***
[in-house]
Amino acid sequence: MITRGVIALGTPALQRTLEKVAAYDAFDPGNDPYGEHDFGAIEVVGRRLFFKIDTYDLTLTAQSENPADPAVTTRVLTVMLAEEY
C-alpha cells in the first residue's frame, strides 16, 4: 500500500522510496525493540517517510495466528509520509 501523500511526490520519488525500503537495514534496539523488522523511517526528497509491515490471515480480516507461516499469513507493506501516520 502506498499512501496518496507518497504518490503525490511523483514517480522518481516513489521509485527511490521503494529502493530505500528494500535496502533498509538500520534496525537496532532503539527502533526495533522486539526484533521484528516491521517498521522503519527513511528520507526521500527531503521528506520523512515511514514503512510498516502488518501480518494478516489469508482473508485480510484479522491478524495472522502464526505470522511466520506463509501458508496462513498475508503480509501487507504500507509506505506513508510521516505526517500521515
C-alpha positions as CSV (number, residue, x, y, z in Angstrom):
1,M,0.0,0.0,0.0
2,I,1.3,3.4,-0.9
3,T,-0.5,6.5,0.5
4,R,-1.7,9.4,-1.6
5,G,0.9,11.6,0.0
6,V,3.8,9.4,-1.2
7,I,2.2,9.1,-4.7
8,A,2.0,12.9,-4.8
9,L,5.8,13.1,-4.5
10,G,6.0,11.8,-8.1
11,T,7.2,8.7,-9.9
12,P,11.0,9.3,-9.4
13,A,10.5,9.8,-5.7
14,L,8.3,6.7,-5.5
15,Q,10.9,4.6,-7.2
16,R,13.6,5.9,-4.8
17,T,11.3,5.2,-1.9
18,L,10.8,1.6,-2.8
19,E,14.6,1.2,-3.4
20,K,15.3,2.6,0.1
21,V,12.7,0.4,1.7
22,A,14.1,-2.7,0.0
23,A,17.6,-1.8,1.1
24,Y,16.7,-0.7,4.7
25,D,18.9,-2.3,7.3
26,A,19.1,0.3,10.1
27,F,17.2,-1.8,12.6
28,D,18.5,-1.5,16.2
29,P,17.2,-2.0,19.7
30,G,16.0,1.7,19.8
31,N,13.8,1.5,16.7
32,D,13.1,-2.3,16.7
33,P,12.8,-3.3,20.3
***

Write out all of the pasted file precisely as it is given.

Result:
[in-house]
Amino acid sequence: MITRGVIALGTPALQRTLEKVAAYDAFDPGNDPYGEHDFGAIEVVGRRLFFKIDTYDLTLTAQSENPADPAVTTRVLTVMLAEEY
C-alpha cells in the first residue's frame, strides 16, 4: 500500500522510496525493540517517510495466528509520509 501523500511526490520519488525500503537495514534496539523488522523511517526528497509491515490471515480480516507461516499469513507493506501516520 502506498499512501496518496507518497504518490503525490511523483514517480522518481516513489521509485527511490521503494529502493530505500528494500535496502533498509538500520534496525537496532532503539527502533526495533522486539526484533521484528516491521517498521522503519527513511528520507526521500527531503521528506520523512515511514514503512510498516502488518501480518494478516489469508482473508485480510484479522491478524495472522502464526505470522511466520506463509501458508496462513498475508503480509501487507504500507509506505506513508510521516505526517500521515
C-alpha positions as CSV (number, residue, x, y, z in Angstrom):
1,M,0.0,0.0,0.0
2,I,1.3,3.4,-0.9
3,T,-0.5,6.5,0.5
4,R,-1.7,9.4,-1.6
5,G,0.9,11.6,0.0
6,V,3.8,9.4,-1.2
7,I,2.2,9.1,-4.7
8,A,2.0,12.9,-4.8
9,L,5.8,13.1,-4.5
10,G,6.0,11.8,-8.1
11,T,7.2,8.7,-9.9
12,P,11.0,9.3,-9.4
13,A,10.5,9.8,-5.7
14,L,8.3,6.7,-5.5
15,Q,10.9,4.6,-7.2
16,R,13.6,5.9,-4.8
17,T,11.3,5.2,-1.9
18,L,10.8,1.6,-2.8
19,E,14.6,1.2,-3.4
20,K,15.3,2.6,0.1
21,V,12.7,0.4,1.7
22,A,14.1,-2.7,0.0
23,A,17.6,-1.8,1.1
24,Y,16.7,-0.7,4.7
25,D,18.9,-2.3,7.3
26,A,19.1,0.3,10.1
27,F,17.2,-1.8,12.6
28,D,18.5,-1.5,16.2
29,P,17.2,-2.0,19.7
30,G,16.0,1.7,19.8
31,N,13.8,1.5,16.7
32,D,13.1,-2.3,16.7
33,P,12.8,-3.3,20.3